Among the fallout of the Vallejo controversy was changing the name of the service centers from “day reporting centers” to the “Solano County Centers for Positive Change.” The term “day reporting center” might conjure up images of former inmates hanging out outside a building all day, Hansen said.
Former inmates under county Probation Department supervision because of realignment already go to the Probation Department in downtown Fairfield, Hansen said. They don’t hang around the building, he said.
One goal is to create what is called “split sentences,” as other counties are doing. Some low-level felons could be released from jail before their sentence expires. Then they would be under the supervision of the Probation Department and local police departments and could be required to go to a Center for Positive Change.
Local officials see advantages to split sentences in some cases. They say an inmate who serves his or her full sentence in jail is set free with no supervision, something a split sentence would avoid. Also, split sentences could help ease jail overcrowding, when and if that becomes an issue again.
Centers for Positive Change could reduce recidivism by 10 percent to 30 percent, Hansen said. If that sounds low, Hansen noted the centers would serve only former inmates judged to be at high risk for committing further crimes. The rates could be much higher if it served former inmates with lower risks for reoffending, he said.
“But at the end of the day, would that have prevented something?” Hansen said. “Would that have prevented people from getting their homes broken into?”
Meanwhile, Sheriff Tom Ferrara plans to start a similar program to the Centers for Positive Change inside the jails. The Sheriff’s Office wants to teach inmates job skills and life skills.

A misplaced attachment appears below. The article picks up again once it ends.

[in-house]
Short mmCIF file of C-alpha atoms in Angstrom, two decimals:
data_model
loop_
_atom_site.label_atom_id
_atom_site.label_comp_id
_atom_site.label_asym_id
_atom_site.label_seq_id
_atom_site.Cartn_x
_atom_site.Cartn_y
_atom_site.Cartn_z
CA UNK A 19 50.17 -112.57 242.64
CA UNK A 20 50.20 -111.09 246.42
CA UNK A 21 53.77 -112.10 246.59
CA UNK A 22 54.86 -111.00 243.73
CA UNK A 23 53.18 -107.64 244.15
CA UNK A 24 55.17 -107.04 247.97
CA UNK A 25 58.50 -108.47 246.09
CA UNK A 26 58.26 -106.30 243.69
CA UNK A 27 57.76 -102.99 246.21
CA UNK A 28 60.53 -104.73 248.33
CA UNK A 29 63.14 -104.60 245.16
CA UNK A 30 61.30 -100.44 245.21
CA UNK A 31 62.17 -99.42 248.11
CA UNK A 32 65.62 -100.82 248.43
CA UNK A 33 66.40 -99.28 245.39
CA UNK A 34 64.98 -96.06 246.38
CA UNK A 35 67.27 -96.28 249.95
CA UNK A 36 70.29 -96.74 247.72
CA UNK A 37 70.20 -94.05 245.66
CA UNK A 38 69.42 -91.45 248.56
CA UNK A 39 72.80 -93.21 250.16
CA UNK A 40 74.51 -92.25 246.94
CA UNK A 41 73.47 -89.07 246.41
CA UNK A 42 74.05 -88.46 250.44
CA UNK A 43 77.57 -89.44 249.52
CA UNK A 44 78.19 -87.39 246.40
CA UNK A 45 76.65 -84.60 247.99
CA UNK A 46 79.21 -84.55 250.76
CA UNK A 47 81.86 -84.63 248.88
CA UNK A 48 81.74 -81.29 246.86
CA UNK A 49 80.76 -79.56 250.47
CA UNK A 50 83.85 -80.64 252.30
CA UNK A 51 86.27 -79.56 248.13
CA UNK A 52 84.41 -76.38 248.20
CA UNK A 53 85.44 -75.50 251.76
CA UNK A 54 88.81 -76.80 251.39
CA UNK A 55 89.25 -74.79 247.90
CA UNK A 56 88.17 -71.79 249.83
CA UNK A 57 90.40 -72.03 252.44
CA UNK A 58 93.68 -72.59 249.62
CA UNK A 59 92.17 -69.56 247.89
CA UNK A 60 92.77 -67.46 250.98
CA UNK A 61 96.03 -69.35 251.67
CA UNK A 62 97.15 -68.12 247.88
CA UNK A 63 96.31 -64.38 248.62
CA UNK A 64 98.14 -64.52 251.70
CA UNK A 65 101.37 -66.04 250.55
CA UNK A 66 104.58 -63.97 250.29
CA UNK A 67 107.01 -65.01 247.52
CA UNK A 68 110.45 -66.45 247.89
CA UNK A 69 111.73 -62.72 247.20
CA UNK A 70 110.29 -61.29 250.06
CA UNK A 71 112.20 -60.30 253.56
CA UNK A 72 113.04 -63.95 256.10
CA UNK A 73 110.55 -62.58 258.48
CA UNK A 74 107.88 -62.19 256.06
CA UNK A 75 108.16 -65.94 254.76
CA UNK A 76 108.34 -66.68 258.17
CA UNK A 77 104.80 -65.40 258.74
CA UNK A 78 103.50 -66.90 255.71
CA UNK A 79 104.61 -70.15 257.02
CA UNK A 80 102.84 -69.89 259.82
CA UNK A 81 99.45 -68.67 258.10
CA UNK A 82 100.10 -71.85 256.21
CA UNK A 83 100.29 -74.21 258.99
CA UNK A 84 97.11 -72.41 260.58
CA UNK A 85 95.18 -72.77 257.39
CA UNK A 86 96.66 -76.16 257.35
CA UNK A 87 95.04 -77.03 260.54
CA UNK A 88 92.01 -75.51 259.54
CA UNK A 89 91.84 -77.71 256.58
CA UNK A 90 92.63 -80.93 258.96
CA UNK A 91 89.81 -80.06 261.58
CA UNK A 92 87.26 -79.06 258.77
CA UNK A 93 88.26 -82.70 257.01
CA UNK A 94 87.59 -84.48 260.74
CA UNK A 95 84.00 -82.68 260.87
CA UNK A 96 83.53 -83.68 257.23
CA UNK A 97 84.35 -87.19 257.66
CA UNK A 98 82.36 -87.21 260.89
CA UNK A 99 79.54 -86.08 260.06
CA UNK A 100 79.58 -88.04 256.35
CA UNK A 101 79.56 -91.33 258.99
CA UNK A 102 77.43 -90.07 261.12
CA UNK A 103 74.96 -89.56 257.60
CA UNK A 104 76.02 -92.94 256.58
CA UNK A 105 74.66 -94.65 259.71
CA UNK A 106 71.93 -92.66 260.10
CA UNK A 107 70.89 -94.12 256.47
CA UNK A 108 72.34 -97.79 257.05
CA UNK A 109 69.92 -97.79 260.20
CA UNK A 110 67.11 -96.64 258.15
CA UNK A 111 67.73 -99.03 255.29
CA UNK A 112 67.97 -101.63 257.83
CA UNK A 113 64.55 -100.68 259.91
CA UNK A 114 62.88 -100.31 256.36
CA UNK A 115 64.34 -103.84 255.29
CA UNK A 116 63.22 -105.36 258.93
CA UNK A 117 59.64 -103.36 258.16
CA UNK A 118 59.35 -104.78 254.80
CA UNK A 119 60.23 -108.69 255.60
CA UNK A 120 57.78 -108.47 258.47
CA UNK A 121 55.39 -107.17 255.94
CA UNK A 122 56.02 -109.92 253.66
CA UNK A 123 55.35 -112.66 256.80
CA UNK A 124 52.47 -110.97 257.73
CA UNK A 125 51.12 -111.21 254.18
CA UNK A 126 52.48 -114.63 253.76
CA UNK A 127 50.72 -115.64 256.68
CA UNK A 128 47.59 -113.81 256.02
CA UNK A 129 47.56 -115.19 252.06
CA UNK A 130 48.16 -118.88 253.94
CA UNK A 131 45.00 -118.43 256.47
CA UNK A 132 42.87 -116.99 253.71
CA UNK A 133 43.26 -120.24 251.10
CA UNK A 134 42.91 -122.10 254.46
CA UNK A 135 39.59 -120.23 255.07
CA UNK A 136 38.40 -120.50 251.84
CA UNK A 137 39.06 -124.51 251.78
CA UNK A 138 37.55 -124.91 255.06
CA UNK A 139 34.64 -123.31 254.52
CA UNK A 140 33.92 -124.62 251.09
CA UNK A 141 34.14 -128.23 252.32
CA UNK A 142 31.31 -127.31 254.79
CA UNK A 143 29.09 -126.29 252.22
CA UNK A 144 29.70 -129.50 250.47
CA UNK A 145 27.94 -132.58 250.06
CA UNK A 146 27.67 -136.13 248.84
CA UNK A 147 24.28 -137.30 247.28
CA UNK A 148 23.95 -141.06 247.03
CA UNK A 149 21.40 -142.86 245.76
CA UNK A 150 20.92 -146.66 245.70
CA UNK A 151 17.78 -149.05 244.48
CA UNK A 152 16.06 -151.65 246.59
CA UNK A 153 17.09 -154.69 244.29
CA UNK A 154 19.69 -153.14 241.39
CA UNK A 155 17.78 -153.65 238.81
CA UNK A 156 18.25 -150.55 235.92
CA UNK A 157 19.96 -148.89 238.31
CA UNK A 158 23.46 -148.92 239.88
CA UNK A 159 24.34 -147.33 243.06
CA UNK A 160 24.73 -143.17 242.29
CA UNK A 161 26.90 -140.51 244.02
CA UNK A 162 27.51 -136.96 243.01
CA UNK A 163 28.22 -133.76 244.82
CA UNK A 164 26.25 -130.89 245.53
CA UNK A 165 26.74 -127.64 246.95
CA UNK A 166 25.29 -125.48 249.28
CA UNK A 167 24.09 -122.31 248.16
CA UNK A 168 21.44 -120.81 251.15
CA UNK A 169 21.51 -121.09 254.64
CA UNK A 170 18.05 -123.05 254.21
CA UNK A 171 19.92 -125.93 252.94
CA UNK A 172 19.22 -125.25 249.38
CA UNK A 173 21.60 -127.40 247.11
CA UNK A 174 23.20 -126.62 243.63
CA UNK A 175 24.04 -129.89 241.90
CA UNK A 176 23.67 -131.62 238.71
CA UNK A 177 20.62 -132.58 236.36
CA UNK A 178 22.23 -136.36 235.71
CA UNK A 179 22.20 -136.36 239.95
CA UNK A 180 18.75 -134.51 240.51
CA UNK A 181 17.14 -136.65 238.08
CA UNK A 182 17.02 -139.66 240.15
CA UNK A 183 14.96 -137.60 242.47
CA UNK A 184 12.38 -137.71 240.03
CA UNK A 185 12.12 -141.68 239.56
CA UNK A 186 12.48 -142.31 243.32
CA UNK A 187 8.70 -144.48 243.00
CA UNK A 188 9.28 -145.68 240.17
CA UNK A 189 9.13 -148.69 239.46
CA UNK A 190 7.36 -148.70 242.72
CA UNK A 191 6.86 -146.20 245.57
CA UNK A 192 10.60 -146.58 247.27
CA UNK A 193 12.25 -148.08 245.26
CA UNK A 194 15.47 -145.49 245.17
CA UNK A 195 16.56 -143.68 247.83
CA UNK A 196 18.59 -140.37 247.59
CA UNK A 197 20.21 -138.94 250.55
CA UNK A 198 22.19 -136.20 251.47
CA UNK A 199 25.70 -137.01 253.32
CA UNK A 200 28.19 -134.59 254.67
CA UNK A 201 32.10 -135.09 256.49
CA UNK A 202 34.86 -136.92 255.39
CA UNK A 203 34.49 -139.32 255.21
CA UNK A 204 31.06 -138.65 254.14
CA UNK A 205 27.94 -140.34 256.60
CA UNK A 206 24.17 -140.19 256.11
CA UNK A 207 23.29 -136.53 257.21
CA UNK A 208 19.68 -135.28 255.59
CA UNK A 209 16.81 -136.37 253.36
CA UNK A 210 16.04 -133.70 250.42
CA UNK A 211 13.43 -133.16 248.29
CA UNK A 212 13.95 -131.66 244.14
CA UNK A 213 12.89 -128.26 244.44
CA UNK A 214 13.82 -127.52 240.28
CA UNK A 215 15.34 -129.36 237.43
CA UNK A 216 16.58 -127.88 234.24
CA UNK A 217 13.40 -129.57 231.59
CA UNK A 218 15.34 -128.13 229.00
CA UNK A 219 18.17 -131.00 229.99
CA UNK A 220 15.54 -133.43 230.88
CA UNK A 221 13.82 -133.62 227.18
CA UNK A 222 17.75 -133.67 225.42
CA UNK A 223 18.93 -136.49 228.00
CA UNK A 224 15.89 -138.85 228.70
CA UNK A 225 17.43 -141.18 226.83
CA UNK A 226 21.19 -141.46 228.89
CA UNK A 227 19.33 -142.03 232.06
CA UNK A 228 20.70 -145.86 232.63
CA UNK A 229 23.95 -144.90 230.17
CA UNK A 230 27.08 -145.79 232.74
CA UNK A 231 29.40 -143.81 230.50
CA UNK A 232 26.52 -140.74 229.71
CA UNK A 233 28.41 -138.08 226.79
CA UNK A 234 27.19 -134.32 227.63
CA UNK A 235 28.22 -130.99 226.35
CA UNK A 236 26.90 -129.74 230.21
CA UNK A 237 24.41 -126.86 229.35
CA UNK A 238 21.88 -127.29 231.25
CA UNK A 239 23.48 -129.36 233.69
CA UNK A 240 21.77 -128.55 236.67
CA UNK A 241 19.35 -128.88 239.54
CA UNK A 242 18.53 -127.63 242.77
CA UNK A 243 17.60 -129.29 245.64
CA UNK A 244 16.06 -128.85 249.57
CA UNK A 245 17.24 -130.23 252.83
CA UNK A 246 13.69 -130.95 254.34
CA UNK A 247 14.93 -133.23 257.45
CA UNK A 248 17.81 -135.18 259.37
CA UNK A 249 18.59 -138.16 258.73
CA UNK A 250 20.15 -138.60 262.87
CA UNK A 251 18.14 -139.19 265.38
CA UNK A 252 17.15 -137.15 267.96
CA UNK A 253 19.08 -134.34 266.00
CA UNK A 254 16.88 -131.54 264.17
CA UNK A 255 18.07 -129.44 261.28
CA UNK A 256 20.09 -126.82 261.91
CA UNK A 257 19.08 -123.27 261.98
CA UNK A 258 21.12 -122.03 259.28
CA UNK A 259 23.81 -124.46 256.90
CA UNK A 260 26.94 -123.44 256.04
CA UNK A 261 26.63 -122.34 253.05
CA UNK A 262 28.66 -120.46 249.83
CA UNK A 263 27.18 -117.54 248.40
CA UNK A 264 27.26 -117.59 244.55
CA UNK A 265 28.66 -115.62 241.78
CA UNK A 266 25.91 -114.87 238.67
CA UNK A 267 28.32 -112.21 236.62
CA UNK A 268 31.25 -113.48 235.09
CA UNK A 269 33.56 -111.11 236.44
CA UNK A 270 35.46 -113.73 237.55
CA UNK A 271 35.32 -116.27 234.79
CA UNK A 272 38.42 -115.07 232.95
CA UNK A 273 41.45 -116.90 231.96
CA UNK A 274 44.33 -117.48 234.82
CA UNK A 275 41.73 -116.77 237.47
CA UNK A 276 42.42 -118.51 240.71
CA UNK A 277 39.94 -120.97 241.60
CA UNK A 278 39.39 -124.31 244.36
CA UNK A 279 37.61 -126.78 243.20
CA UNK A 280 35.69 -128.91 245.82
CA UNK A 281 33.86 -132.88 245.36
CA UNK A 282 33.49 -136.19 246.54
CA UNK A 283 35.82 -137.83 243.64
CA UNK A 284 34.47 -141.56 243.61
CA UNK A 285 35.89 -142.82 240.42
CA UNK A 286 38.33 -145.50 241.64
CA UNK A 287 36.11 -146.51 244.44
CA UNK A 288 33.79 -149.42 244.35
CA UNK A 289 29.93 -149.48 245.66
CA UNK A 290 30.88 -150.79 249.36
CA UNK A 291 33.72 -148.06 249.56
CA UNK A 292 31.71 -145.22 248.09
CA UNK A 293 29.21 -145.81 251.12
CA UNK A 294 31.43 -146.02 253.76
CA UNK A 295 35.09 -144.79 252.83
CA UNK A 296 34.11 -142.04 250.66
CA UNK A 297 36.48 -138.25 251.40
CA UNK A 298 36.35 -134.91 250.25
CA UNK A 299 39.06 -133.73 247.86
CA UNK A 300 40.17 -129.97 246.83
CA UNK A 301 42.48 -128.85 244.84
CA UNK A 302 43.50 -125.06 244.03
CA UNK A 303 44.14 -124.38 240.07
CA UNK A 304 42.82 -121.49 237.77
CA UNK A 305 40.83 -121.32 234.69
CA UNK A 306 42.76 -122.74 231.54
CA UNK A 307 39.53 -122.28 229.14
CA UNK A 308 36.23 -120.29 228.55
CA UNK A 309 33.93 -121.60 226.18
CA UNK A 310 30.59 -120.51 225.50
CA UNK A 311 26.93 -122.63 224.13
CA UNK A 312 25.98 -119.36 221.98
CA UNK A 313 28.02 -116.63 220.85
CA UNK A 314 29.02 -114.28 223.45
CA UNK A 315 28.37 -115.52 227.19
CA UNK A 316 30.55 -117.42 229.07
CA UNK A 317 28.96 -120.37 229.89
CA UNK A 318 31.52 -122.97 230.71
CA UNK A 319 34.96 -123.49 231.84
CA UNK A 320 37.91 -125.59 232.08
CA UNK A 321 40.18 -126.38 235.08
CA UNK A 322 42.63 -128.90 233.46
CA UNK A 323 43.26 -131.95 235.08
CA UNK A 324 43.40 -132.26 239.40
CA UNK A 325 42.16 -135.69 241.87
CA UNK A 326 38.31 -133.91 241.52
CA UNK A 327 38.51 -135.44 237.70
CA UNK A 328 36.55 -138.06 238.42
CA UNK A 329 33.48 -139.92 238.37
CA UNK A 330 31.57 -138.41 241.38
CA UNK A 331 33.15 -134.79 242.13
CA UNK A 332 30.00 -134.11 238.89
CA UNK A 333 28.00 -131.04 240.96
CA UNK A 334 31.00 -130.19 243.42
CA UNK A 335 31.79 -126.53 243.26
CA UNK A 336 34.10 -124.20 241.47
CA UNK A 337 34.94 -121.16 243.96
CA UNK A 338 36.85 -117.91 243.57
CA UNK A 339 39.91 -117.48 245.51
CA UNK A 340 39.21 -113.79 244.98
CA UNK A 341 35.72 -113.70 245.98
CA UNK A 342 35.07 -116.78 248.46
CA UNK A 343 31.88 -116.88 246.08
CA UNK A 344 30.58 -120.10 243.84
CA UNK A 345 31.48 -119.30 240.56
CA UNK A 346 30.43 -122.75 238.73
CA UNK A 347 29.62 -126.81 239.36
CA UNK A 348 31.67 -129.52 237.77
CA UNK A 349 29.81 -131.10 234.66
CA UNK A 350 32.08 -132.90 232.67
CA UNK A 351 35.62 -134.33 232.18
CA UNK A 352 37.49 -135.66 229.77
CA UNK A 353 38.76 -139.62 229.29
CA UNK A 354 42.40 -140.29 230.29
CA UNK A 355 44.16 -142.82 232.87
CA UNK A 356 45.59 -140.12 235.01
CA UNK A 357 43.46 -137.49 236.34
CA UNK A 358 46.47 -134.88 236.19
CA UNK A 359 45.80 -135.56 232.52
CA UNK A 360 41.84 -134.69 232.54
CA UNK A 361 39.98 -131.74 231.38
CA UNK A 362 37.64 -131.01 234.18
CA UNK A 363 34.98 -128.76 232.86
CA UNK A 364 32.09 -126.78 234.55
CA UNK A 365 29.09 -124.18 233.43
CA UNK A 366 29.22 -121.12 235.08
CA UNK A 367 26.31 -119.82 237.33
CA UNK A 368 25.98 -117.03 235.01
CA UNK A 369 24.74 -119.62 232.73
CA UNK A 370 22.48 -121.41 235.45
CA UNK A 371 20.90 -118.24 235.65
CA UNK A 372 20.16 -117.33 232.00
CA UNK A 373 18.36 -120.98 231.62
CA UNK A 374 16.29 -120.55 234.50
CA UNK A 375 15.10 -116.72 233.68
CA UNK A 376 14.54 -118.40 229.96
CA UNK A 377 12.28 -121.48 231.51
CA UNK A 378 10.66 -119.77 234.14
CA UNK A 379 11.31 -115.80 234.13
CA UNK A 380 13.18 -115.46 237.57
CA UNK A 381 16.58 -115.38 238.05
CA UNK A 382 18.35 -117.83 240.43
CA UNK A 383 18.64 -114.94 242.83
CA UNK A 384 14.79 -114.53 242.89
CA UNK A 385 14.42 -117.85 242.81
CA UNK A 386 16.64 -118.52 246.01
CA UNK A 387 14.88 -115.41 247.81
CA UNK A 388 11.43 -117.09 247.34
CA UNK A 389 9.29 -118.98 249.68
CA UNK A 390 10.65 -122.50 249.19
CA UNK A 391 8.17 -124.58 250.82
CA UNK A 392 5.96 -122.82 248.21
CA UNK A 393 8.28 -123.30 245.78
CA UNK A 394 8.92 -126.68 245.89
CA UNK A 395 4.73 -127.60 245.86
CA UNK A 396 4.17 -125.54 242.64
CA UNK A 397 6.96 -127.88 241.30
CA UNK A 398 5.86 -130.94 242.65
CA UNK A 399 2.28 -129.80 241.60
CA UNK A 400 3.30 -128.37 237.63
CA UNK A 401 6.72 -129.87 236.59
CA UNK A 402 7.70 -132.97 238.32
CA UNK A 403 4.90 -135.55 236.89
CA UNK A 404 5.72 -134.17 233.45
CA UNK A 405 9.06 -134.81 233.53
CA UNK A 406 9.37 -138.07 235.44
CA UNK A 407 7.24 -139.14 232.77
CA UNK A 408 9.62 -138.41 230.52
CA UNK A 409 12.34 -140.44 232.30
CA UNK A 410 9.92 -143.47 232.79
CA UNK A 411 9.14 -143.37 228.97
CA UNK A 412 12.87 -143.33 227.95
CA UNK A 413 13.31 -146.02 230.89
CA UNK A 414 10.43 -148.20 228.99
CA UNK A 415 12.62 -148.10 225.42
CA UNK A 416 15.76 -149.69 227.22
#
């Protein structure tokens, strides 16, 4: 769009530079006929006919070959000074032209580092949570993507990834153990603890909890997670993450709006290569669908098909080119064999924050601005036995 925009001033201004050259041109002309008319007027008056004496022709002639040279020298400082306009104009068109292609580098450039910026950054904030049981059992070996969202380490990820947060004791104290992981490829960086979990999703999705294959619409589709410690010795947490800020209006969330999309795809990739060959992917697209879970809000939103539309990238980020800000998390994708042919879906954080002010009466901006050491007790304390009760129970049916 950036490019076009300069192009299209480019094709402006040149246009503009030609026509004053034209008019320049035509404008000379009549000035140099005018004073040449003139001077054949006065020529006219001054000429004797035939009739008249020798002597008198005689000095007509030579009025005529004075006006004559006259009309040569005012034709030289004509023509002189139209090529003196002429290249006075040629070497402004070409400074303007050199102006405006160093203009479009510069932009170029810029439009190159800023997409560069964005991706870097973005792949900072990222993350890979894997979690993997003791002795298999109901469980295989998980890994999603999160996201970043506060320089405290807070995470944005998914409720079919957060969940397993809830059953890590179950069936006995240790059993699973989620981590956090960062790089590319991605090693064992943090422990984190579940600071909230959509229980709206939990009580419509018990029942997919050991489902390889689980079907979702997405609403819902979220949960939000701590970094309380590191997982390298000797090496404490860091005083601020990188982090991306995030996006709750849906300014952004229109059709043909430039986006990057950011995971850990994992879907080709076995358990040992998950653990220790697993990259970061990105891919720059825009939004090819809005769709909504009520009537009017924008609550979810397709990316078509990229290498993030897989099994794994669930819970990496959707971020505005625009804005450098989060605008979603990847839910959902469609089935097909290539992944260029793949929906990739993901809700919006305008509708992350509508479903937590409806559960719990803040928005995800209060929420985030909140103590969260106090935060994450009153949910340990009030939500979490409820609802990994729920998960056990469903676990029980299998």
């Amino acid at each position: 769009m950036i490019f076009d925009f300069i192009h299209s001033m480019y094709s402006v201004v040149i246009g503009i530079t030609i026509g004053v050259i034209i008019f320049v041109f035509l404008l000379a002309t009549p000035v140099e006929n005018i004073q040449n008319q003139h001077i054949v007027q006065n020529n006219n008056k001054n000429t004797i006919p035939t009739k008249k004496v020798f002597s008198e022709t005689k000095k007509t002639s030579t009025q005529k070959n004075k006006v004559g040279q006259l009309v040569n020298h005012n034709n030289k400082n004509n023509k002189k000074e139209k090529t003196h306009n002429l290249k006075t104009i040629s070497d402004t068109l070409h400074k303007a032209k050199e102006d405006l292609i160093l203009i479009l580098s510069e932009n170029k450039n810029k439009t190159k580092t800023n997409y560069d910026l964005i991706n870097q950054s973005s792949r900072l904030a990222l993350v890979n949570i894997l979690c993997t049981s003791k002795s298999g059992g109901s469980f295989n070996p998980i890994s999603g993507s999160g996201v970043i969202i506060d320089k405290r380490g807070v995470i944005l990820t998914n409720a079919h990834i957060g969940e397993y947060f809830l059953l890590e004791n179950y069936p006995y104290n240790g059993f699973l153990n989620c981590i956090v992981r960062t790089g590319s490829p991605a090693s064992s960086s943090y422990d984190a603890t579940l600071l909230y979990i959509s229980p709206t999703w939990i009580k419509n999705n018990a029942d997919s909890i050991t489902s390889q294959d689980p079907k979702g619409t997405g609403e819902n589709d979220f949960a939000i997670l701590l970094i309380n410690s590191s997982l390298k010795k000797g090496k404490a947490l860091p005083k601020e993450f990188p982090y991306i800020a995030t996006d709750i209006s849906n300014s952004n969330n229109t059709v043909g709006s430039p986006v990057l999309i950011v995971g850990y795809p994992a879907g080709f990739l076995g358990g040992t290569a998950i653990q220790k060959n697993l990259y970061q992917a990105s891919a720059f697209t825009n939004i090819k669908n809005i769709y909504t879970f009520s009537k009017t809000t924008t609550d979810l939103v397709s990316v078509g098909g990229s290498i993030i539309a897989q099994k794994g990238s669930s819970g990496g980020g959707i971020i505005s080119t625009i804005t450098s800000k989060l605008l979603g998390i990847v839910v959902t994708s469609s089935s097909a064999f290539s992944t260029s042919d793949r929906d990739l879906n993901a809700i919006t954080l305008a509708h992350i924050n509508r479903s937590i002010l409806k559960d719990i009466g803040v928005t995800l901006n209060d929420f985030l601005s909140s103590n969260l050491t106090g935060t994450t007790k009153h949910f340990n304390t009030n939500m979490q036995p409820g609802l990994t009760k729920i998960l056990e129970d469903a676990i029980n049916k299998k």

“The key is I want to reduce recidivism,” Ferrara said.
Ferrara and Hansen talked about coordinating the programs that could be offered in jail with the programs offered at the Centers for Positive Change. They called the hoped-for transition when an inmate leaves jail the “warm handoff.”
State officials contend that communities can do a better job keeping criminals from reoffending than the state. Several local officials agree.
“I’m pretty confident that long term we’re going to be in the right direction, based on the partnership we have between county (police) chiefs, the district attorney, the sheriff, the Probation Department and social service groups,” Tibbet said.
Hansen compared the state bureaucracy to a huge boat in a canal. The county by comparison is, while not necessarily a speed boat, at least a house boat, he said.
“We have the option to react quickly to changes and have local programs and do it much quicker,” Hansen said. “We can do what’s working and, if it doesn’t work, we can move to something else.”
Reach Barry Eberling at 427-6929 or firstname.lastname@example.org. Follow him on Twitter at www.twitter.com/beberlingdr
At a glance
Who: Solano County Board of Supervisors
What: Realignment and Centers for Positive Change
When: 9 a.m. Tuesday
Where: County Government Center, 675 Texas St., Fairfield